Please Note: Chickens and ducks both need water to wash down their feed. Do not leave food out without water near them or they could choke. Since ducks love to dirty up bowls of water very quickly, I like to keep poultry nipple drinkers (Amazon) around different sections of my yard so all the birds have access to clean water throughout the day.

Seasons & Behavior

During the ducks’ breeding season (early March to late May), ducks may become more aggressive! This is because they’re working to lay and hatch eggs.

So you have to make sure your chickens and ducks have an abundance of space so that the ducks’ nesting area isn’t close to the chickens.

It’s also recommended that you don’t introduce new members to your flock during this time, as ducks can be especially hostile.

Feed

Although ducks and chickens have a similar diet, they also have slightly different nutritional needs. They also both require different feed formulas at various stages of their lives to have optimal health.

So, while it’s totally possible to raise ducks and chickens of different ages together, you’ll probably need to separate them (or at least some of them) at times to make sure they have access to the proper feed.

Sleep

It’s really unfair to the chickens if you put the ducks in the same coop at night. Chickens like to sleep through the night. Meanwhile, ducks… not so much!

Ducks alternate between sleep and play. They can be so rowdy that the chickens will probably not get the rest they need. This will not only torture your chickens but will most likely slow down or stop egg production.

A better plan is to build separate coops for the ducks and the chickens.

Conclusion: Do Ducks and Chickens Get Along?

The answer to this question is: Usually yes… but…

For many years, I’ve been raising both ducks and chickens. And what works best for me is keeping them in separate areas for most of the time, but I’ll open the gates up so they share a common area and mingle when I’m around to supervise.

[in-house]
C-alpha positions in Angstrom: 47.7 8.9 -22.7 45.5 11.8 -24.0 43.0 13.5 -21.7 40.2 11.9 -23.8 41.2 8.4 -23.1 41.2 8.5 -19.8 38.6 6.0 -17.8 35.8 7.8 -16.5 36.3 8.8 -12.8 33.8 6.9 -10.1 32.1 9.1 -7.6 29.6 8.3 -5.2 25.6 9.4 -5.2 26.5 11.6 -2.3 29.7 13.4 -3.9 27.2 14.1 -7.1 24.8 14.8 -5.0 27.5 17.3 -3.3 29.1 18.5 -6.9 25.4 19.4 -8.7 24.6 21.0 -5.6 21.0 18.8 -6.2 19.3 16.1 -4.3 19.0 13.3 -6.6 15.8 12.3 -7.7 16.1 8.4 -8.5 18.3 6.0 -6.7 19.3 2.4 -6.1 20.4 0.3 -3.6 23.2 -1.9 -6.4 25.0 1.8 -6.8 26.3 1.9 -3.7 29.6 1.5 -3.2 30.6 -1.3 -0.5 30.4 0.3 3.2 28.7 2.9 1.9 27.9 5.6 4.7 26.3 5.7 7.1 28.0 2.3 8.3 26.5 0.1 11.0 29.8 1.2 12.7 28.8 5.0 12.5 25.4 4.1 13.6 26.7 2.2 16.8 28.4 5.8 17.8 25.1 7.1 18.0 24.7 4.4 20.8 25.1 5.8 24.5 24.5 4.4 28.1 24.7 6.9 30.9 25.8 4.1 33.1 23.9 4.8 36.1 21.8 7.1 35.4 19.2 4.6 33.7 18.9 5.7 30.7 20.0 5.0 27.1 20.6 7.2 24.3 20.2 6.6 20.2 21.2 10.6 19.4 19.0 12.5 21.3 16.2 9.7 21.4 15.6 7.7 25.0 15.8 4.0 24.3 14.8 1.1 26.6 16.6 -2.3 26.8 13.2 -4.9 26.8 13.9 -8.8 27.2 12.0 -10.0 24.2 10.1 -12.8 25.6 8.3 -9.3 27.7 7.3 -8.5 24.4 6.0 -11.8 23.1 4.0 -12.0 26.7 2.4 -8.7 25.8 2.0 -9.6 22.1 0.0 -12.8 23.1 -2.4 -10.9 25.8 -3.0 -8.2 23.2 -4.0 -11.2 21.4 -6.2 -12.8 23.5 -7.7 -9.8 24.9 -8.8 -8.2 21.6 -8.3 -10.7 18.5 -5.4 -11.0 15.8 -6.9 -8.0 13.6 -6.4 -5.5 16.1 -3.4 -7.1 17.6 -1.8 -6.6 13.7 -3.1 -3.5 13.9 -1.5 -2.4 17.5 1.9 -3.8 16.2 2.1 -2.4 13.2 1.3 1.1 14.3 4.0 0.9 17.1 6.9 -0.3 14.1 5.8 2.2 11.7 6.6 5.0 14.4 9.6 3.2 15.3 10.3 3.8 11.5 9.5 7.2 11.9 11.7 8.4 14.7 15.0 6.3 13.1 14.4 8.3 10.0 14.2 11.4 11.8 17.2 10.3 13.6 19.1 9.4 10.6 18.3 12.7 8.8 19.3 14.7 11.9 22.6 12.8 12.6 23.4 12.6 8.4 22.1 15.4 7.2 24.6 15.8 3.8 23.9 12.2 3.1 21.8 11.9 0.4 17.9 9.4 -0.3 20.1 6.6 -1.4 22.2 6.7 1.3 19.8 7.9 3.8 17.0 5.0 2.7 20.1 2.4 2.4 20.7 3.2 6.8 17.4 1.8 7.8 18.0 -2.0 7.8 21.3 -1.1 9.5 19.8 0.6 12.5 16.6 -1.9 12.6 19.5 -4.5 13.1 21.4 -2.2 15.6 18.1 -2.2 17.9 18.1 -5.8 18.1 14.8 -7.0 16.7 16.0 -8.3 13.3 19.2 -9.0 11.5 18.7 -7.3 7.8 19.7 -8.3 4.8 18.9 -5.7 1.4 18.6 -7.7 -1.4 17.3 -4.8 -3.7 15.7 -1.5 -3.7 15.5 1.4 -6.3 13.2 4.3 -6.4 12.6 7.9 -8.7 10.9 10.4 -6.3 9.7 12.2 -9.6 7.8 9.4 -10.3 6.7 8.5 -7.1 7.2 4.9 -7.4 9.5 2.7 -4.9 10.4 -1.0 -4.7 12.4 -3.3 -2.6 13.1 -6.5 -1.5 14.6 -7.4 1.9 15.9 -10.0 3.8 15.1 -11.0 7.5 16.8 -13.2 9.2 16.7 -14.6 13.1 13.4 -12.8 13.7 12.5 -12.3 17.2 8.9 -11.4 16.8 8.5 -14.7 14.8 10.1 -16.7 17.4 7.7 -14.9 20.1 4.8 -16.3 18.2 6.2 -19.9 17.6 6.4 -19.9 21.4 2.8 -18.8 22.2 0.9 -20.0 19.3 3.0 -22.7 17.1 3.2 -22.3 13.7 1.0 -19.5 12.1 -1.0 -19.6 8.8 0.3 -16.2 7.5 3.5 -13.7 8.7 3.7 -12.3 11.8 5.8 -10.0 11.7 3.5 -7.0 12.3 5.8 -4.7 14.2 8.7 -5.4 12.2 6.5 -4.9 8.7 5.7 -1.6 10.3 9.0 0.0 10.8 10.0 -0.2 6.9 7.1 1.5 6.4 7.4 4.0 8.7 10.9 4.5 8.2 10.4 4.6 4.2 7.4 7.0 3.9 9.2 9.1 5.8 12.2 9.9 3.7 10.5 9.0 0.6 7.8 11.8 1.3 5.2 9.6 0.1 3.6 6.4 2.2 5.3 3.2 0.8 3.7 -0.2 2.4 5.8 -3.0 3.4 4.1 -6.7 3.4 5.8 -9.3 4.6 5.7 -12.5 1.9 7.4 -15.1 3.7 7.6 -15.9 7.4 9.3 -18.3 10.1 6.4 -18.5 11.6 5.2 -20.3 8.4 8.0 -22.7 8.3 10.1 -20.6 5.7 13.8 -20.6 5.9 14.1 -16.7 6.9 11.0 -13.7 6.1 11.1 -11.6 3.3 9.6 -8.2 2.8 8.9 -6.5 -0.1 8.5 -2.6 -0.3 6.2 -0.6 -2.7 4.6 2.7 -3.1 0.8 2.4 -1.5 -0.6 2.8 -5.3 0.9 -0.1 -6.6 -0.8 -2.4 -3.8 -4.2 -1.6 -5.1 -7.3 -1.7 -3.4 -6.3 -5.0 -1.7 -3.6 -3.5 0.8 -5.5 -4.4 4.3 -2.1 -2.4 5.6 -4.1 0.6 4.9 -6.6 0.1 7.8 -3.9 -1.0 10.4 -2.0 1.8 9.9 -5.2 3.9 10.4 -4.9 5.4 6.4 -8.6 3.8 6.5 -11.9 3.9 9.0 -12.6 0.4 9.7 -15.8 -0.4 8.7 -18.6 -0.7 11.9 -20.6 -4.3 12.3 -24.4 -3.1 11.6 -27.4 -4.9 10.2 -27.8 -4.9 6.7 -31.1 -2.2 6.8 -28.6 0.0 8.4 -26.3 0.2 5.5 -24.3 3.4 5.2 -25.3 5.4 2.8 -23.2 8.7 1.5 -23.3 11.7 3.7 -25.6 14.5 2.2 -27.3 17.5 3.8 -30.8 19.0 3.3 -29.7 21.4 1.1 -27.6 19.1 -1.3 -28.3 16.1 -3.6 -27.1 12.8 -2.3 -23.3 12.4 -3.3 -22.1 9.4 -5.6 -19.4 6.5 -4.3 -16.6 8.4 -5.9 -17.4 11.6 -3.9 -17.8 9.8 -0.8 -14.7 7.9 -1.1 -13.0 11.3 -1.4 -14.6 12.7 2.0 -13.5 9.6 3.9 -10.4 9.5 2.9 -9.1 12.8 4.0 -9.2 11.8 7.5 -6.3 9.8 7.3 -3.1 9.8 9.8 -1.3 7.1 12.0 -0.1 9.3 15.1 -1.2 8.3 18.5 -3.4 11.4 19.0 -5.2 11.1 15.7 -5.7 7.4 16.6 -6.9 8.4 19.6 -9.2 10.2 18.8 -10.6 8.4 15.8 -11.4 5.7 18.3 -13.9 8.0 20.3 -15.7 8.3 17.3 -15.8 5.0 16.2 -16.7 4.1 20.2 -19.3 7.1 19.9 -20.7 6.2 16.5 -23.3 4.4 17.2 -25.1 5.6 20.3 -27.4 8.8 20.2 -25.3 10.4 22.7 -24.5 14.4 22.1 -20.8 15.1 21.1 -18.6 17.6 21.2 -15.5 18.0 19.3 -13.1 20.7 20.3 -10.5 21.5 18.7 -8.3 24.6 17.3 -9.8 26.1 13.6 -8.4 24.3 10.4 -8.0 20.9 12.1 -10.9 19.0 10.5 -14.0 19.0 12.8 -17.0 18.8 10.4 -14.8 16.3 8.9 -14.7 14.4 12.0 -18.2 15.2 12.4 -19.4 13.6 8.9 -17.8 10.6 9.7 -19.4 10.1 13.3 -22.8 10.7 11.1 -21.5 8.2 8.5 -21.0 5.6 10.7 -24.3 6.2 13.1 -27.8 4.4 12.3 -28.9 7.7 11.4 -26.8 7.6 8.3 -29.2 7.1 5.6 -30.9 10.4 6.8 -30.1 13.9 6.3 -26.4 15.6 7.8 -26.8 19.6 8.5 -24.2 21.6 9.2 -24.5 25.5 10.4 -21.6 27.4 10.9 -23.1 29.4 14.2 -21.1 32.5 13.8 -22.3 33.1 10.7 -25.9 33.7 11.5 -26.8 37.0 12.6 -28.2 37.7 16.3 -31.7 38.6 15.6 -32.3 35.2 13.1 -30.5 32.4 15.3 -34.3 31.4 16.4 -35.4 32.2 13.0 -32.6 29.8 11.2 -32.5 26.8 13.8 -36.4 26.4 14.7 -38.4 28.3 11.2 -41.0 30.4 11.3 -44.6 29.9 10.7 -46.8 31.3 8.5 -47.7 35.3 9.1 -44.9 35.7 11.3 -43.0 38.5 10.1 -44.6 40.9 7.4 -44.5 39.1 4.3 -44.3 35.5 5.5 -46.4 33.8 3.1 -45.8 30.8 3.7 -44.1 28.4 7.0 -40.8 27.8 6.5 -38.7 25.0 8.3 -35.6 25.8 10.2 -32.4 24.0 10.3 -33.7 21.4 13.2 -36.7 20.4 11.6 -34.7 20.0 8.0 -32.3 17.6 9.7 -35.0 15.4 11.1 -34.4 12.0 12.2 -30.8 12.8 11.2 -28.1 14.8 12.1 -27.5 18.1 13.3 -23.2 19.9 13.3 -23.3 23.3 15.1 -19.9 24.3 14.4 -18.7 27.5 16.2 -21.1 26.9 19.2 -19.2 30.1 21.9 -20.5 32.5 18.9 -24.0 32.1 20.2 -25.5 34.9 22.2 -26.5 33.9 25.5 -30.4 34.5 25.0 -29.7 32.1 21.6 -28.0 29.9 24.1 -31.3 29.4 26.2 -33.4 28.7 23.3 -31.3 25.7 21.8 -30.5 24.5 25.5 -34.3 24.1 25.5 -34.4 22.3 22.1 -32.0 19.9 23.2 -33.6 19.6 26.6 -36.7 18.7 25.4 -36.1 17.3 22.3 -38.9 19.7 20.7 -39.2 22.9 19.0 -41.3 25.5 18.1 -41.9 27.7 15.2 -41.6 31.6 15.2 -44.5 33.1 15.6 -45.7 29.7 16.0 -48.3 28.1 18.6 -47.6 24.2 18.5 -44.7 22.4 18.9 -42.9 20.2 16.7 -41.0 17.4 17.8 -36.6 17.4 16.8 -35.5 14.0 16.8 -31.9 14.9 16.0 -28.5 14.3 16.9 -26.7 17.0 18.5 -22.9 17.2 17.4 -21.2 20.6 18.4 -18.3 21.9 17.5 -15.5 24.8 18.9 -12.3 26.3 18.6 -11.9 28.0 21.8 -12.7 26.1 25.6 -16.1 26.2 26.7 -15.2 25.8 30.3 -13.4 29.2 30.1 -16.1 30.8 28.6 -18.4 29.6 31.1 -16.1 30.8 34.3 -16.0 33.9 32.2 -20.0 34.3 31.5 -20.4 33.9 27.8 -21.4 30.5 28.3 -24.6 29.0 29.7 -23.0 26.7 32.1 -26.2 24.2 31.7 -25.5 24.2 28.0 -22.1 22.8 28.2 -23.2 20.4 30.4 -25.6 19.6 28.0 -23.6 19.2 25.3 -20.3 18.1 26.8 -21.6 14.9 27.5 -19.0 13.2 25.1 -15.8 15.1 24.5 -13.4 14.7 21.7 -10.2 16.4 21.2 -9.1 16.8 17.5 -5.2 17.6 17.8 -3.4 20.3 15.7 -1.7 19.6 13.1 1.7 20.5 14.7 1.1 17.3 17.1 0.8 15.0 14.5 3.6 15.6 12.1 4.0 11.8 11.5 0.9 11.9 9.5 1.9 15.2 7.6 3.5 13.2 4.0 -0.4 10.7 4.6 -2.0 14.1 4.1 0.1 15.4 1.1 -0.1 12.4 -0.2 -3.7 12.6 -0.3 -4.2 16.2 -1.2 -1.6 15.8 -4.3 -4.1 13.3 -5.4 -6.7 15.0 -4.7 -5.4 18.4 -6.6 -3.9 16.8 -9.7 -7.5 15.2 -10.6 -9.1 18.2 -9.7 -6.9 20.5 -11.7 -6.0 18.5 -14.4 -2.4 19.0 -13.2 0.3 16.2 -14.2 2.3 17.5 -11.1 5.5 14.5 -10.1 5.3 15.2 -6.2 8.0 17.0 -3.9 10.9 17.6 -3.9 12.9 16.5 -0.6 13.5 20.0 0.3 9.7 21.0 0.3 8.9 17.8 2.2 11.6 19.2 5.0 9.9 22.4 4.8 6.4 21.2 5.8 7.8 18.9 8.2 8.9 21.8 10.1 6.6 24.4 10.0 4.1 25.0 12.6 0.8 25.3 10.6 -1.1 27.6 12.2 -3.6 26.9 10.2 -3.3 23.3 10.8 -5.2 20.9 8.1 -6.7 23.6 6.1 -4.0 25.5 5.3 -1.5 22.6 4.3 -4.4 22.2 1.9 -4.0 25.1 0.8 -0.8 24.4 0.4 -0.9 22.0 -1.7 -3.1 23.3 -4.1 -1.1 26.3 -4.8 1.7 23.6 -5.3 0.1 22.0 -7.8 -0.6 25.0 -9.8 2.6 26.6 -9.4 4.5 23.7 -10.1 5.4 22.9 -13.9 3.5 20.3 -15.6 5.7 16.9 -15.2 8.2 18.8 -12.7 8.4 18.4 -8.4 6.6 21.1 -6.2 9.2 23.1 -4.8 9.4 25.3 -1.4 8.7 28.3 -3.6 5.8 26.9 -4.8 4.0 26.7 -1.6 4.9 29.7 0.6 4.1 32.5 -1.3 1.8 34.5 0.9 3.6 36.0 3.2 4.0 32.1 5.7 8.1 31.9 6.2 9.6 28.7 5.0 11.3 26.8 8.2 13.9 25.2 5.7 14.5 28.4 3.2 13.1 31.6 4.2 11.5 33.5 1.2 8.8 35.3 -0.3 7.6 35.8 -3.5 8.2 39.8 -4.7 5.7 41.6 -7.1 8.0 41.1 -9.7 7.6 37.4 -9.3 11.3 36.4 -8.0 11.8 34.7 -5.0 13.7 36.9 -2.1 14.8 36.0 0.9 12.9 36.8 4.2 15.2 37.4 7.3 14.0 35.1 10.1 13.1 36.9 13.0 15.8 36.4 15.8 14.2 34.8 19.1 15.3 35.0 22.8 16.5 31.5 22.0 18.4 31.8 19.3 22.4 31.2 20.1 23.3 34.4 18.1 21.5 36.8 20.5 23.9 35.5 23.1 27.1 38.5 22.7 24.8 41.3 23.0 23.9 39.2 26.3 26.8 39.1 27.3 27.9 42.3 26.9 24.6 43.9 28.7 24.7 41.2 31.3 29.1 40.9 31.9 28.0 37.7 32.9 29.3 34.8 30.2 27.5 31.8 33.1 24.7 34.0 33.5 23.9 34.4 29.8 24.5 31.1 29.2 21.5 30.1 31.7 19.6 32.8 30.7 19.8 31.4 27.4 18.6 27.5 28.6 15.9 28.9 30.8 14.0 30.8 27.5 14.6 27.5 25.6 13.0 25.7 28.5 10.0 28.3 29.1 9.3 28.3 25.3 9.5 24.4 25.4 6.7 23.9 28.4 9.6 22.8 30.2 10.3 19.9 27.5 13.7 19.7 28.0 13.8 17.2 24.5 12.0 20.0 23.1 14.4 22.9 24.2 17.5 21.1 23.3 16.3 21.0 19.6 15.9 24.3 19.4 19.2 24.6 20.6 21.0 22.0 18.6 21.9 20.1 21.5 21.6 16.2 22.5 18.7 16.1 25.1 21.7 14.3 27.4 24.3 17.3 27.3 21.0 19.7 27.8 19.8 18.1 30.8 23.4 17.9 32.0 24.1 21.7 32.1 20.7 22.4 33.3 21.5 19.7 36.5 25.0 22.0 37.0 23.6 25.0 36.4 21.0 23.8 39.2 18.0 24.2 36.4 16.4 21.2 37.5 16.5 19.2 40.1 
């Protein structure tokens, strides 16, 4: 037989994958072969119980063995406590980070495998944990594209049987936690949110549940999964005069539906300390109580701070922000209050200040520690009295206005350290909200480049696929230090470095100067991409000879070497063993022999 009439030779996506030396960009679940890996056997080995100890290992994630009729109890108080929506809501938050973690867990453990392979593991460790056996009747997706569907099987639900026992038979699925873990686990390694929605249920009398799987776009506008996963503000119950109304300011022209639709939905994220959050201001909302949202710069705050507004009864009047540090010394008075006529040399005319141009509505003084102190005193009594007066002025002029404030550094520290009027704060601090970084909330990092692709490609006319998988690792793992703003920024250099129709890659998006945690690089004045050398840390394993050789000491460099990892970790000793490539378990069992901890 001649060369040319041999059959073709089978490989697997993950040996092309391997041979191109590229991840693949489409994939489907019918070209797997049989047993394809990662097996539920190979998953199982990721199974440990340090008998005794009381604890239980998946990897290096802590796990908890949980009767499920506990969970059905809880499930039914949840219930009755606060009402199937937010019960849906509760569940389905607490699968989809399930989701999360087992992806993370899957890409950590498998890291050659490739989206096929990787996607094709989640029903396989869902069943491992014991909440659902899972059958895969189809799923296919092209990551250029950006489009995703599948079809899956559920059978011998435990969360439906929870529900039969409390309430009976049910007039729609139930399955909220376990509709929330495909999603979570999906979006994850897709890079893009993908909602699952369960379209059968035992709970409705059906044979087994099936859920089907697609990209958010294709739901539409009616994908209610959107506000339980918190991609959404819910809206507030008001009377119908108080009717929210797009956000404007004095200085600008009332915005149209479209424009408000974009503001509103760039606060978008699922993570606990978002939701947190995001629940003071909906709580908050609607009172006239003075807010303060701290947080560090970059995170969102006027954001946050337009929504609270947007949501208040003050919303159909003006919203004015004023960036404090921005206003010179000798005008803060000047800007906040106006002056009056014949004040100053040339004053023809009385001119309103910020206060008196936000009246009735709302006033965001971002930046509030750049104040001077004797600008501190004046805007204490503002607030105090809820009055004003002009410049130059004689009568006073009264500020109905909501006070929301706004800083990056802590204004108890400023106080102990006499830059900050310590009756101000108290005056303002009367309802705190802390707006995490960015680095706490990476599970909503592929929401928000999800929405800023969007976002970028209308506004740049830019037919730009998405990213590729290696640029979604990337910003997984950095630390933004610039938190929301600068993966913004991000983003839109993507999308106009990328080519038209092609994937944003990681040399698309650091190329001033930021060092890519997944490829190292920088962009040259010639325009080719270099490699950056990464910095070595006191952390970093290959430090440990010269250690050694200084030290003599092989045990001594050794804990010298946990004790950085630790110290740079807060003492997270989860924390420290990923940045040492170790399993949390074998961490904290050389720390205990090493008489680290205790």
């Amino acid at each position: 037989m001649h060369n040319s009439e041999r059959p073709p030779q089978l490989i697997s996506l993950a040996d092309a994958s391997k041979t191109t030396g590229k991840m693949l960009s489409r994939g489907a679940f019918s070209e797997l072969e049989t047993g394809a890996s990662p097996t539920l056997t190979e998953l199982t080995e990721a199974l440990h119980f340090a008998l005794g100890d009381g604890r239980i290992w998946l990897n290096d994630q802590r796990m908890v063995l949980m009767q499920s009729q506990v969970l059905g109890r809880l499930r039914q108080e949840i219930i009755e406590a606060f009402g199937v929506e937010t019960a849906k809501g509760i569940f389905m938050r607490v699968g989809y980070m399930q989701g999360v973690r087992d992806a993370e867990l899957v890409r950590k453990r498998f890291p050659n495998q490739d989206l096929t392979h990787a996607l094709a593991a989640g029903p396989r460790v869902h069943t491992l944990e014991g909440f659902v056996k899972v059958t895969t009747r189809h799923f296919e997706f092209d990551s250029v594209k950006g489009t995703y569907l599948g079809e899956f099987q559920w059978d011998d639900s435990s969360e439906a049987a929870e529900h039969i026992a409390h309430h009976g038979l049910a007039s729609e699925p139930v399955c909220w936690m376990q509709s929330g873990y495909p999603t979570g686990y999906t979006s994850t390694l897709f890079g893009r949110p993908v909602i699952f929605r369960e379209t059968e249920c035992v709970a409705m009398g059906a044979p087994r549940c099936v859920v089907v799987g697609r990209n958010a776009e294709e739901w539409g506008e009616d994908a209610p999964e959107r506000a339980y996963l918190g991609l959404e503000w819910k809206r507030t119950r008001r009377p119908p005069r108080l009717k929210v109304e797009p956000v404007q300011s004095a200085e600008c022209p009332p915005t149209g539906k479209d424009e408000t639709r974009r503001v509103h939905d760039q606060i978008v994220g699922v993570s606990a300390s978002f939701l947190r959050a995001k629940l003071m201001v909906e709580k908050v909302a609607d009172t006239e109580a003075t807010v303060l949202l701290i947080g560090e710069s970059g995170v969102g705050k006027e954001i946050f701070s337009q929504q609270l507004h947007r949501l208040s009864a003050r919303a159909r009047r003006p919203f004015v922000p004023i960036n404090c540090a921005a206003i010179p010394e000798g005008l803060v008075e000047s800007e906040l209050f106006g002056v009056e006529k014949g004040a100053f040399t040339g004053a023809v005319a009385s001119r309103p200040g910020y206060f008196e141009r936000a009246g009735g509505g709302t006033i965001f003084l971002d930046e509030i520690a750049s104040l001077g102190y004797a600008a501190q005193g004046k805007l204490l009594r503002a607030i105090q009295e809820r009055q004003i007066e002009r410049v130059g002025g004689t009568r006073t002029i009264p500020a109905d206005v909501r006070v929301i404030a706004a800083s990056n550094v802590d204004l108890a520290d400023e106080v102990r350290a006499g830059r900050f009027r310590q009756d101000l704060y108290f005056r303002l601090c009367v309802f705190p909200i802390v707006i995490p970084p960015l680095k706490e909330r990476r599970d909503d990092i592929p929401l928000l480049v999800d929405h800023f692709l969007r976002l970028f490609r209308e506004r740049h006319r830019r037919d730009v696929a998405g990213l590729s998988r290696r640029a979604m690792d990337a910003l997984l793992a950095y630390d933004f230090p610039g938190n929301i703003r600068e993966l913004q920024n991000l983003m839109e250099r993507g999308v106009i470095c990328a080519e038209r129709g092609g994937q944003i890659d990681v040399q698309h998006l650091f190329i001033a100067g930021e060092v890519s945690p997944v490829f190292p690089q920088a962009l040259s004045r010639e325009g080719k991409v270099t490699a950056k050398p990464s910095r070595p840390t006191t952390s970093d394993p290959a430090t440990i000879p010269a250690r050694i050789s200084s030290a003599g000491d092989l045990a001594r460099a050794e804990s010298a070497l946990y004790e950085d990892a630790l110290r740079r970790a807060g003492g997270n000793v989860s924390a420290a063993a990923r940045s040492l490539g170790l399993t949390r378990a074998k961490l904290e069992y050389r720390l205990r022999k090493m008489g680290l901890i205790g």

Ducks and chickens can get along but they can bring on a whole bunch of challenges. And these issues can range from bad to worse if you only have a small backyard that doesn’t afford you the ability to separate the birds in different areas should a problem arise. So if you don’t have a large area, be prepared for a lot of work, time, and attention.

However, if you do have a large enough area, then it’s possible to keep ducks and chickens together (at times) without too much stress and effort.

Being Self-Sufficient

Raising chickens is great because you become a little more self-sufficient and the work is truly rewarding.

However, being 100% self-sufficient on your own land might not be for everyone. It’s a lot of learning, planning, hard work, and patience to get yourself set up.

But this sweet, down-to-earth couple have done just that. They’ve been self-sufficient on their little 1/4 acre land for over 40 years! And, now they’re showing other people how they save and make money by being self-sufficient in things like food, heating, and electricity.

You should definitely check them out because you might get ideas on how to save or make money from your own backyard!